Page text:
ST. PAUL — It’s easy to point to Minnesota United striker Mason Toye’s two-goal game against Los Angeles FC in September as his breakout performance of 2019.
The goals were stunning strikes in the match’s opening half-hour. Each was followed by Toye’s maraca-shaking celebration, and the 2-0 result propelled Minnesota to a head-turning road victory over the best team in MLS.
In the wake of that game, many wondered aloud if Toye, then 20 years old, would become a cog for the struggling U.S. men’s national team.
Still, that game is not Toye’s favorite.
For him, it was scoring the deciding goal in a 2-1 victory over the Portland Timbers in the U.S. Open Cup semifinal in August. It came in front of the home crowd at Allianz Field and sent the Loons to the club’s first U.S. Open Cup final.
Toye picks that game because of its significance and because it was the first time Toye’s father, Vince, saw him score in person.
“I pointed to him after I scored,” Toye recalled last week as preseason camp for the 2020 season began in Blaine, Minn. “But after the game, I went over to him and had a very special moment.”
The Toyes then ate key lime pie — Mason’s favorite — at the Cheesecake Factory before retreating to Mason’s west suburban home to relax.
Toye’s peaks last season, including a two-goal game against Montreal in July, came with valleys, as well, such as a red card for spitting on FC Dallas defender Reggie Cannon in August. MLS slapped Toye with an additional one-game suspension for the unsportsmanlike act.
And other than those two goals against LAFC, Toye was scoreless in his last 11 MLS appearances, including a 23-minute substitute stint in the 2-1 loss to the Los Angeles Galaxy in the MLS Cup first-round playoff game in October.
Toye’s finish was a primary reason he will not be with the U.S. men’s national team Saturday for an exhibition against Costa Rica in Carson, Calif. United defender Chase Gasper, meanwhile, could make his debut for the U.S.
Toye received a call-up to the U.S. under-23 team last September — his first involvement at any level of the national system — and he scored for the U.S. But he learned on New Year’s Eve that he would not be part of the national team’s January camp.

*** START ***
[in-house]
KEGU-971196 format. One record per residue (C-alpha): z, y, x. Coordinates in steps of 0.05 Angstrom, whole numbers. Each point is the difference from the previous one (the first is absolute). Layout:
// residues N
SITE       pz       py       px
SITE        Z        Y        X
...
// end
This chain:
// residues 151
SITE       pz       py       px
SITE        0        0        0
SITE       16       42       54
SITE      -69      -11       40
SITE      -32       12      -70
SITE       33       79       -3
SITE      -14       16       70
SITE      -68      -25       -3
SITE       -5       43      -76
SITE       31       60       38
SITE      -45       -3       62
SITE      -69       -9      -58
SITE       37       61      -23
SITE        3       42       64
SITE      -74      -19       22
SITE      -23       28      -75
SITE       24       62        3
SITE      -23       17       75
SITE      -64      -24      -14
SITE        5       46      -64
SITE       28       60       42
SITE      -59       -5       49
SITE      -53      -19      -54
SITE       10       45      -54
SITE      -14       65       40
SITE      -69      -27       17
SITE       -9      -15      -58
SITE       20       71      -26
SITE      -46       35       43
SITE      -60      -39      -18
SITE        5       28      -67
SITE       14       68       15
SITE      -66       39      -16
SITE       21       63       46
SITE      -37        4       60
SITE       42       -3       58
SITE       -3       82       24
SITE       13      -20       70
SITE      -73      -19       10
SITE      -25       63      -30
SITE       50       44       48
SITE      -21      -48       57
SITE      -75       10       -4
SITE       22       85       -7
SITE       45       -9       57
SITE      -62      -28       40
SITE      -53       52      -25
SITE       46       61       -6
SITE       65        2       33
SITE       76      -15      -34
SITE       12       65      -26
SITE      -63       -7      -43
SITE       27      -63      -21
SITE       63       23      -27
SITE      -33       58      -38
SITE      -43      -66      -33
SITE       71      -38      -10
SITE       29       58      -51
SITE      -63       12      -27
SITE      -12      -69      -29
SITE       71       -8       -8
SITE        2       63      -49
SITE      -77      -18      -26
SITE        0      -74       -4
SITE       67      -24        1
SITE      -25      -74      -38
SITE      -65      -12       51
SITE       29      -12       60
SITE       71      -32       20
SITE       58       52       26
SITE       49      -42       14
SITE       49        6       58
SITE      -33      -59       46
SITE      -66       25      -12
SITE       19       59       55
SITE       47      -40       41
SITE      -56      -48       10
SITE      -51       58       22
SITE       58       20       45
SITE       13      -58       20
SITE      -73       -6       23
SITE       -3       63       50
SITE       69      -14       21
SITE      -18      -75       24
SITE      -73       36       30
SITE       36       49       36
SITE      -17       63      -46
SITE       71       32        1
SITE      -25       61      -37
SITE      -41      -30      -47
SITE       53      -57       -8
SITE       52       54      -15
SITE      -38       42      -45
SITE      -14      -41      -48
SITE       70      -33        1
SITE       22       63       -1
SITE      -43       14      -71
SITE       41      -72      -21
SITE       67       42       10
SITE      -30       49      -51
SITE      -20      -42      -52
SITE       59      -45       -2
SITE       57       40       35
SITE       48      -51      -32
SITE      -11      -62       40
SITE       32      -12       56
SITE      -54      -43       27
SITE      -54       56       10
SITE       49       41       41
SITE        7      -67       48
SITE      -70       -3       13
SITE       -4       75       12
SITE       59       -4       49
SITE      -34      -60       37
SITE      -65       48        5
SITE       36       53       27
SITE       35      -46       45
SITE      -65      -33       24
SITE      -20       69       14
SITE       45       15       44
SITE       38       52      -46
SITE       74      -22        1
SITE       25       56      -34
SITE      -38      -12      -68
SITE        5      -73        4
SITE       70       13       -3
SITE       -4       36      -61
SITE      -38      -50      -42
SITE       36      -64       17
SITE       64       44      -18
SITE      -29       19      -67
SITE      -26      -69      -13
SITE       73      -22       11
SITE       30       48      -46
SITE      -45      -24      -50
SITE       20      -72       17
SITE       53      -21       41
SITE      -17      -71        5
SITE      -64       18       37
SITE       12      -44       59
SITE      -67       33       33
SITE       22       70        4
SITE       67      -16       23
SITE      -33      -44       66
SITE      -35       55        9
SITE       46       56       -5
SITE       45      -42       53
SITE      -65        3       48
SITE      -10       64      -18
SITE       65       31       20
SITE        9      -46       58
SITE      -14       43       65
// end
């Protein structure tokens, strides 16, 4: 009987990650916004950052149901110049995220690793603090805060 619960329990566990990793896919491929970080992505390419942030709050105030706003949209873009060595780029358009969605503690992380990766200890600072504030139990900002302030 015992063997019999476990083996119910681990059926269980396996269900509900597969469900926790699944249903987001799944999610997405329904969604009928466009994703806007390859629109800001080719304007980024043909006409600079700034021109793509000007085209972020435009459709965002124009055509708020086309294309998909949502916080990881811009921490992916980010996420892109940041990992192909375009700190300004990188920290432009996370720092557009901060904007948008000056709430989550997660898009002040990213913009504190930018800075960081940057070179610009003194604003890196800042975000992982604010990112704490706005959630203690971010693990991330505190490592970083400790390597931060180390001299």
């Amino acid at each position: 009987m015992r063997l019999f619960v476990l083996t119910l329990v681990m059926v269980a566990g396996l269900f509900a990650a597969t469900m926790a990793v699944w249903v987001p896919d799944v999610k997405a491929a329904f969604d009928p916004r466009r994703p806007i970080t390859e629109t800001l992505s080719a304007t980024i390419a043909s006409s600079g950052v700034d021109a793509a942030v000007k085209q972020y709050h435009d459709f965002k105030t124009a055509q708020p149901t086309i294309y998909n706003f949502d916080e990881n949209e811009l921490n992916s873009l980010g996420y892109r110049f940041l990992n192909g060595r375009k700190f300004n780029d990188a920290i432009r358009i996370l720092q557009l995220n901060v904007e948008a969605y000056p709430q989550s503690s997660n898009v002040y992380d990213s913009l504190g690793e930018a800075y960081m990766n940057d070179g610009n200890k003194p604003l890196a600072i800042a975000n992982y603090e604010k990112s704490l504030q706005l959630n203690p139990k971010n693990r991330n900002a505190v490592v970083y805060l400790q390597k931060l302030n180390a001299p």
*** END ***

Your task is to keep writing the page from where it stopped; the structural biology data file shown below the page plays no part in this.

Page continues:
He was playing a video game when U.S. coach Gregg Berhalter telephoned.
“It caught me real off guard,” Toye said. “… He knew I had a good year and told me that obviously the drop-off at the end of the year held me back. Just inconsistency and stuff like that was the big reason they didn’t end up bringing me in.”
But Berhalter encouraged Toye to stay resolute going into 2020.
“He said that I’m in a good place in Minnesota where I can compete and start as a striker,” Toye recalled. “We don’t have a lot of strikers from the United States starting in the MLS, so if I can take up a consistent starting role and continue to score goals, I’m right there. I can progress and move into a role with the national team.”
The Loons announced Tuesday that Toye’s competition for the starting striker spot will be Luis Amarilla, a 24-year-old Paraguayan who led Ecuador’s top league in scoring last season.
“I feel like there were enough highs through the second half of the season for myself to know that my team can trust me to score goals,” Toye said. “Going into next season, it was really big for me confidence-wise, knowing that I can compete regardless of who comes in.”
Toye’s primary point of improvement last year was timing his runs behind the opposing center backs in the 18-yard box. The second-year pro finished with six goals and three assists in 820 minutes in 2019, up from no goals and one assist in 340 minutes as a rookie in 2018.
Toye is one of the few Loons players to do most of his offseason work at the National Sports Center, and with assistant coach Ian Fuller, Toye has set new criteria for 2020.
The first aim is more maturity. Toye said he reflected on the incident with Cannon “for a week” after it happened. He reached out to Cannon, a U.S. national team member, via text message and they worked to put the incident behind them.
“It was a quick conversation. I was remorseful and he understood,” Toye said. “He was a good guy about it. … I’m sure we will cross paths again. We are in the same (Western) conference and, hopefully, some national team stuff can come about and we can actually have a real conversation.”
The next objective Fuller outlined for Toye was positioning in transition, such as how to start a high press when an opponent has the ball near its own goal.
“How can I be effective for the team and still be a positive influence on the team, regardless of if I’m scoring goals or assisting?” Toye said. “Can I be a player to rely on to keep the ball for us? And defensively be smart so I can press forward well?”
The third objective for Toye is to break through and score on headers.
“Until he scores a goal with his head, that is certainly an area we want to work on,” Fuller said of Toye, a 6-foot-3 former basketball player in New Jersey. “He can jump, he’s got good timing and his box movement is good.”
Now, across many areas, it’s about putting it all together.